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phone keypad menu system search

For Anything Else Press Zero

I have a sales prospect who never answers the phone, I bet his phone system alerts him to the fact that it's me calling and so he lets my call go to voicemail.

"Your Call Is Important To Me"

I call our prospect and immediately the phone system kicks-in and attempts to present an image that I've called a huge company: For Sales, press one. For Technical Support, press two. For Accounts, press three. For anything else, press zero. I press zero. The phone system entertains me with a piece of musak in an attempt to present the image that this company is so large and that job of trying to connect me is a massive undertaking the massive. It isn't. There's three handsets in this particular regional office - I've counted them.

In the quest to close this sale I've called this phone system and left many-a-message on the voicemail, because the recorded message tells me that my call is important to our potential Customer. I like music and so I've noticed that the musak plays for exactly the same amount of time, each and every time it undertakes to place my important call. The way the digital phone system has been setup clearly tells me that my call isn't actually that important otherwise it wouldn't waste my time with giving me extension options which, when pressed, make me wait for a pre-determined time of 37 seconds (I've timed it) for no reason other than to make the company appear like a huge and busy operation.

Believe it or not, menu systems tell your Customers an awful lot about the kind of business you are.

I mean, I'm sure you've phoned a mobile phone provider or a utility company and listened to their phone system's menu of options and heard the ghastly option If you're thinking of leaving us, press X that only serves to inform you that this company has a worrying attrition rate and will drop its trousers to keep you.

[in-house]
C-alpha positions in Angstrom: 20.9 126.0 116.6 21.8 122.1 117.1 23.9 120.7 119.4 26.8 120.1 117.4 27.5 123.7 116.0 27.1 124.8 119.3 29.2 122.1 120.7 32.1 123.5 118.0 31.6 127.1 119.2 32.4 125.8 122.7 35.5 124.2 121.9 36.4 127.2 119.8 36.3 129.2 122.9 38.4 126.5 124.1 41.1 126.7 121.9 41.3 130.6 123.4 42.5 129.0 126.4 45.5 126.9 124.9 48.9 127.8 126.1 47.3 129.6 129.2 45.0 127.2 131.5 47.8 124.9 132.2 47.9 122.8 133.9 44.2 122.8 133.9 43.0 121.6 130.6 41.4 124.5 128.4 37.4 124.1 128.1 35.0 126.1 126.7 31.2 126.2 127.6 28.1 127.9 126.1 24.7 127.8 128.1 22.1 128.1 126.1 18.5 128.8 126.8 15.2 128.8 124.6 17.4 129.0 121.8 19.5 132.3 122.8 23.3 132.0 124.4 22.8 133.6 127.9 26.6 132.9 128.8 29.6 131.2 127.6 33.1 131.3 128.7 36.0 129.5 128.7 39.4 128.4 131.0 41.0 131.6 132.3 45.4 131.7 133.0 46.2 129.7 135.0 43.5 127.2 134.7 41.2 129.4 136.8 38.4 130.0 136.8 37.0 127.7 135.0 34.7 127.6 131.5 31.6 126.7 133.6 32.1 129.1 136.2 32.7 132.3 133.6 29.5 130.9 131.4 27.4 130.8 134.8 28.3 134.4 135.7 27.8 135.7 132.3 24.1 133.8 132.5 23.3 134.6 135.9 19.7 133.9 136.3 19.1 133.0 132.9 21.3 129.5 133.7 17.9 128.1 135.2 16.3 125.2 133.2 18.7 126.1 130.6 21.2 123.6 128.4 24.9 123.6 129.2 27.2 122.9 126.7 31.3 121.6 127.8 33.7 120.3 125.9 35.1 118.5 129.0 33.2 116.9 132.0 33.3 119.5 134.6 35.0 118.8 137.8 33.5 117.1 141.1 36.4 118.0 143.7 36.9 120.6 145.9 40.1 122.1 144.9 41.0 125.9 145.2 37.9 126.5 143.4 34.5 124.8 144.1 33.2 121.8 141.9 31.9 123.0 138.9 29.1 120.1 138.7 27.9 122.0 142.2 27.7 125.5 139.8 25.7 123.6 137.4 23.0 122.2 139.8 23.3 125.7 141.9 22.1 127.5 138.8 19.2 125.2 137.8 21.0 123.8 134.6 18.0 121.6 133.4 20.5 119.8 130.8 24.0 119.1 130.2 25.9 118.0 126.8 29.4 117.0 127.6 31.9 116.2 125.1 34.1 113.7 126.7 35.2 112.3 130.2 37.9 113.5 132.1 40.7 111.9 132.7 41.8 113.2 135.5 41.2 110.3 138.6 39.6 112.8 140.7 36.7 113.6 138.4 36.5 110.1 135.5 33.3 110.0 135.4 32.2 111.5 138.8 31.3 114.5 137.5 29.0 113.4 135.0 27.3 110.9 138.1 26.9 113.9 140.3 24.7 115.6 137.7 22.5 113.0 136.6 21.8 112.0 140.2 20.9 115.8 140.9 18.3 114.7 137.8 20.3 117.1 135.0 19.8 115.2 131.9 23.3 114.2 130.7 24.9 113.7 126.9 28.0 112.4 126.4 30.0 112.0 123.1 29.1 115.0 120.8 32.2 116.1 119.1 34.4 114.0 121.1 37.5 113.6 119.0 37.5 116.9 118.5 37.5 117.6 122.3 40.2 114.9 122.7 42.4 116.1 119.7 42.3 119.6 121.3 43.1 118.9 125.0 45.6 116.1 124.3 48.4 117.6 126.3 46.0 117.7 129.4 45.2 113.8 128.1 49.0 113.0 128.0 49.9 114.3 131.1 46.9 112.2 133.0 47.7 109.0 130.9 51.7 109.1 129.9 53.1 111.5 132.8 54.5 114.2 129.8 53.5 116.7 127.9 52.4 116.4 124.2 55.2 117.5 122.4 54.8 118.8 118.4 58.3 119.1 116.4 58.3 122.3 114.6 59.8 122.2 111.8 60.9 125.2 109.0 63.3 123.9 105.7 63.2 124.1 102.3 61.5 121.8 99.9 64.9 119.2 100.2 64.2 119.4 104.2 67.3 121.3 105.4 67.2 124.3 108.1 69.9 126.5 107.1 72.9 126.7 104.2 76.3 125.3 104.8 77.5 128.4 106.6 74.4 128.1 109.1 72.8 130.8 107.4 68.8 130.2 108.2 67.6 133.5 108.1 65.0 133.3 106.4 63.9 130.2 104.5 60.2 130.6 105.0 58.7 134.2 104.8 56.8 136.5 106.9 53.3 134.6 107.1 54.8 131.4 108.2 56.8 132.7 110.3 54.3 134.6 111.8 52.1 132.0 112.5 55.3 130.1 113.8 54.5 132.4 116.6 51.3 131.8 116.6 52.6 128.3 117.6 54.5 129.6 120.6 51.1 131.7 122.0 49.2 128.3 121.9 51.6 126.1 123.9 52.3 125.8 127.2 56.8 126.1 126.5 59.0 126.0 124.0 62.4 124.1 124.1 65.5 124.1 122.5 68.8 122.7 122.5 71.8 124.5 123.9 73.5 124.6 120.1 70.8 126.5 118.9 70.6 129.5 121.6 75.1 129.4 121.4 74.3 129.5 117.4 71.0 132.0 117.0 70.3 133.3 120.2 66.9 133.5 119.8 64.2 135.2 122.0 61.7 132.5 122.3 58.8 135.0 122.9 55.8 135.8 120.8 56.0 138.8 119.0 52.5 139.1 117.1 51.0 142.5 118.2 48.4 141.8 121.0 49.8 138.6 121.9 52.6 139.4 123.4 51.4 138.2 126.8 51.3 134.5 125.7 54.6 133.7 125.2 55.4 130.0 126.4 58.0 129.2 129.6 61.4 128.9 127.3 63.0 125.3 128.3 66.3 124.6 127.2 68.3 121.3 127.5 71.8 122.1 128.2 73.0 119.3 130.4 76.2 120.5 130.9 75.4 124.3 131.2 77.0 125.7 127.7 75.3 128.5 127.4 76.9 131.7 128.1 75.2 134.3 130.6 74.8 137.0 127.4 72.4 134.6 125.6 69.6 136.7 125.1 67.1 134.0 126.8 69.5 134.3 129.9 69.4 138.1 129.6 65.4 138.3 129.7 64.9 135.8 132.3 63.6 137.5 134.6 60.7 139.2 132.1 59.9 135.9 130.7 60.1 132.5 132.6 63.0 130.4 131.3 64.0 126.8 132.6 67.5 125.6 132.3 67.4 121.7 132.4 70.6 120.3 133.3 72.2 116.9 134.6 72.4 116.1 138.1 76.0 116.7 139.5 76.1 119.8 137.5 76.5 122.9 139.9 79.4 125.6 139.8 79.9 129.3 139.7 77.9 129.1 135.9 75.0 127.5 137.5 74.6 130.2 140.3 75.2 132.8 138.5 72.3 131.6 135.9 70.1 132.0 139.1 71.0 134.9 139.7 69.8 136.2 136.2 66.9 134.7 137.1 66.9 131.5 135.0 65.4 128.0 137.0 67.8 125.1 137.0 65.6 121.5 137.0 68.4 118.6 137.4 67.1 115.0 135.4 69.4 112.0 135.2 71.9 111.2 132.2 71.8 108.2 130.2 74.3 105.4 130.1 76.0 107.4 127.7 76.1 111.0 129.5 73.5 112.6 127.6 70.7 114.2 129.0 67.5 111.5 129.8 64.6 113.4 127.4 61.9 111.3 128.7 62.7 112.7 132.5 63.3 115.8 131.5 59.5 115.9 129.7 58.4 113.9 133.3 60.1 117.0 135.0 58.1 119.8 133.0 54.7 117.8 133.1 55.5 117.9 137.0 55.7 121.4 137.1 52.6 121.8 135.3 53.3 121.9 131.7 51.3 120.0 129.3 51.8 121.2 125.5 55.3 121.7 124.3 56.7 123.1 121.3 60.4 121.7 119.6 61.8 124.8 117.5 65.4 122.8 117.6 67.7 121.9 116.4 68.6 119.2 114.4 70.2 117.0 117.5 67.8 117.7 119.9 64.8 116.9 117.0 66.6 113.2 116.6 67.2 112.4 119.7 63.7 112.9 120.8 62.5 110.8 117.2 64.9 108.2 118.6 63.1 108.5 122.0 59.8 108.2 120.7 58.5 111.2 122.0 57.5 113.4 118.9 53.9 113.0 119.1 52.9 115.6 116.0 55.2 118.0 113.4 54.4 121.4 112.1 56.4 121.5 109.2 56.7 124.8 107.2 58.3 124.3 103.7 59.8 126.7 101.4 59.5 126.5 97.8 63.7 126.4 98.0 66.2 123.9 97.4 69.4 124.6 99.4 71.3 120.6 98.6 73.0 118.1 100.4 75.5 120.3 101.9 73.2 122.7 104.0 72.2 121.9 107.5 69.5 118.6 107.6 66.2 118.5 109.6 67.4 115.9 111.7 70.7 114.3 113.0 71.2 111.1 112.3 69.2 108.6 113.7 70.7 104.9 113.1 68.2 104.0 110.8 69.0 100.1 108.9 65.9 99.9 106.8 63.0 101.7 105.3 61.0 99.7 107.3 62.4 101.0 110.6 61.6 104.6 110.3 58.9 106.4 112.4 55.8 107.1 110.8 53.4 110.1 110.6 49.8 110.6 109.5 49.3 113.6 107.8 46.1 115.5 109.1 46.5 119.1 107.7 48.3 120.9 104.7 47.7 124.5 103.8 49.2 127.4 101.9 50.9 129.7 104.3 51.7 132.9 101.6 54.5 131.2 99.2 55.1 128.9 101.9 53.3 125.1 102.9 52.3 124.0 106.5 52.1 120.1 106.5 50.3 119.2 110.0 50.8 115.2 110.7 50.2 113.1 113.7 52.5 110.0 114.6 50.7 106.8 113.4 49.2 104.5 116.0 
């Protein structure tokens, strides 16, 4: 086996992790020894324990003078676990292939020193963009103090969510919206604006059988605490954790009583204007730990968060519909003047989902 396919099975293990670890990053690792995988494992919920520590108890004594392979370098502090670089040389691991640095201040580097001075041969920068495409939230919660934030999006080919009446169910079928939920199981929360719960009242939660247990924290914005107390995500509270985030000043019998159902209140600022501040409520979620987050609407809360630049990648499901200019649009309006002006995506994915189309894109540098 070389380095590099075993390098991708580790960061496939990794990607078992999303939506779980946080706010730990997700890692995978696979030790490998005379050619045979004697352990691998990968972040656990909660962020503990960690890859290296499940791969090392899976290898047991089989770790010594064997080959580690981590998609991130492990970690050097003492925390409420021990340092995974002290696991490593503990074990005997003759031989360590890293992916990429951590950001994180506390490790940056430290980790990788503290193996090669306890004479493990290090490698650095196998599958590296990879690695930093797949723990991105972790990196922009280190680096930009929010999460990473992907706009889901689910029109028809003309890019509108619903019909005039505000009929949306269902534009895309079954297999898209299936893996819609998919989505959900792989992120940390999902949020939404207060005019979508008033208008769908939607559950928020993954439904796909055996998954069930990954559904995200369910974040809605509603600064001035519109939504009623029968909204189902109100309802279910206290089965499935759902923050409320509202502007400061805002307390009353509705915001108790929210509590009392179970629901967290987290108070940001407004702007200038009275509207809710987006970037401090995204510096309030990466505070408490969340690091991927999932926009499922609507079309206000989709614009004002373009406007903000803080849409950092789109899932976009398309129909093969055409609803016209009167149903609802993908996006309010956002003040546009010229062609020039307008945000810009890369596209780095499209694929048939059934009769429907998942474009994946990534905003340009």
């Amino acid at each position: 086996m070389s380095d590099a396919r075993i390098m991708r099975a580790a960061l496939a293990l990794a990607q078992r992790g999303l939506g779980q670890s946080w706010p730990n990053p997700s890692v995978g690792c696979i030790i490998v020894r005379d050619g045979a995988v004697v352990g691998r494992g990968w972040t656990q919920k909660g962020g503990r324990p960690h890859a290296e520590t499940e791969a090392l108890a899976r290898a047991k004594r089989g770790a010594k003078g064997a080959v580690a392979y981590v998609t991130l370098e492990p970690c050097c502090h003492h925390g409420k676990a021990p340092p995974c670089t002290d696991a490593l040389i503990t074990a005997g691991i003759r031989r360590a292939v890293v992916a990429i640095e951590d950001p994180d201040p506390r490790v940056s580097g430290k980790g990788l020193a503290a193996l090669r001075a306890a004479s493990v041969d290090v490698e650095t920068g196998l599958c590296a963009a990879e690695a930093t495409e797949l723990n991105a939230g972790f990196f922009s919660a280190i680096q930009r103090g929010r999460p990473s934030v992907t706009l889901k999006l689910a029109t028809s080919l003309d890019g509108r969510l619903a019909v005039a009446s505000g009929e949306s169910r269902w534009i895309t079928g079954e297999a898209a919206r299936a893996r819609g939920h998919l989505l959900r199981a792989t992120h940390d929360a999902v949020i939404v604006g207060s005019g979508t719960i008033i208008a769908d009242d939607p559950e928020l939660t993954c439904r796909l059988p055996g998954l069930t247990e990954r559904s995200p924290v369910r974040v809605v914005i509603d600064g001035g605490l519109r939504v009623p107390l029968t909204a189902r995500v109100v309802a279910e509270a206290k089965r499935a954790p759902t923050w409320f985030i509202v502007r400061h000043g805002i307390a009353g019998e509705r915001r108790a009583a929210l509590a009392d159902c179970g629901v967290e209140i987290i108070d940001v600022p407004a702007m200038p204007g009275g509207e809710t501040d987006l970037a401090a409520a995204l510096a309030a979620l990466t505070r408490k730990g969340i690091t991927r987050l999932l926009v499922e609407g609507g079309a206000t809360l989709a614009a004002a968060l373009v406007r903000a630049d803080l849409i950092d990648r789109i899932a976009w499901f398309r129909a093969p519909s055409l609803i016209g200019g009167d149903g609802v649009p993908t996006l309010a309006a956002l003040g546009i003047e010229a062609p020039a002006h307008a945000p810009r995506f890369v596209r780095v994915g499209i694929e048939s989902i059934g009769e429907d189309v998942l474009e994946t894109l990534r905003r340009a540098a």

Menu systems are all about directing your interest to things which are important to the supplier. This is why Search is such an important tool on the Web. Search lets you get to the *exact* page you are interested in. And here's the clue about SEO - if you continue to write pages about the things which interest you then you will never, ever, get a sniff of the new business opportunities presented by people searching for help online.

The menu is broken - long live search!

I'm writing this blog after a follow-up conversation that I had today with John Larkin of DWP Imaging. We are planning more photographic galleries and John's concern is that the website menu will become cluttered and confusing with too many options and categories. I totally agree with his foresight, a complex menu just isn't cognitive and so we began discussing how we could use Search to make the website easier to use.

DWP Imaging's website is built and managed with Web Diffusion, our exclusive website management system. One of the features that the system doesn't offer is a search facility. Giving DWPi what it's contemplating a requirement for will mean a rather huge chunk of work but, do you know what? I think it's going to herald a truly significant evolution of the present responsive menu system.

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Sub@omic is an independent web consultancy developing cognitive designer websites, based in Harpenden, Hertfordshire, UK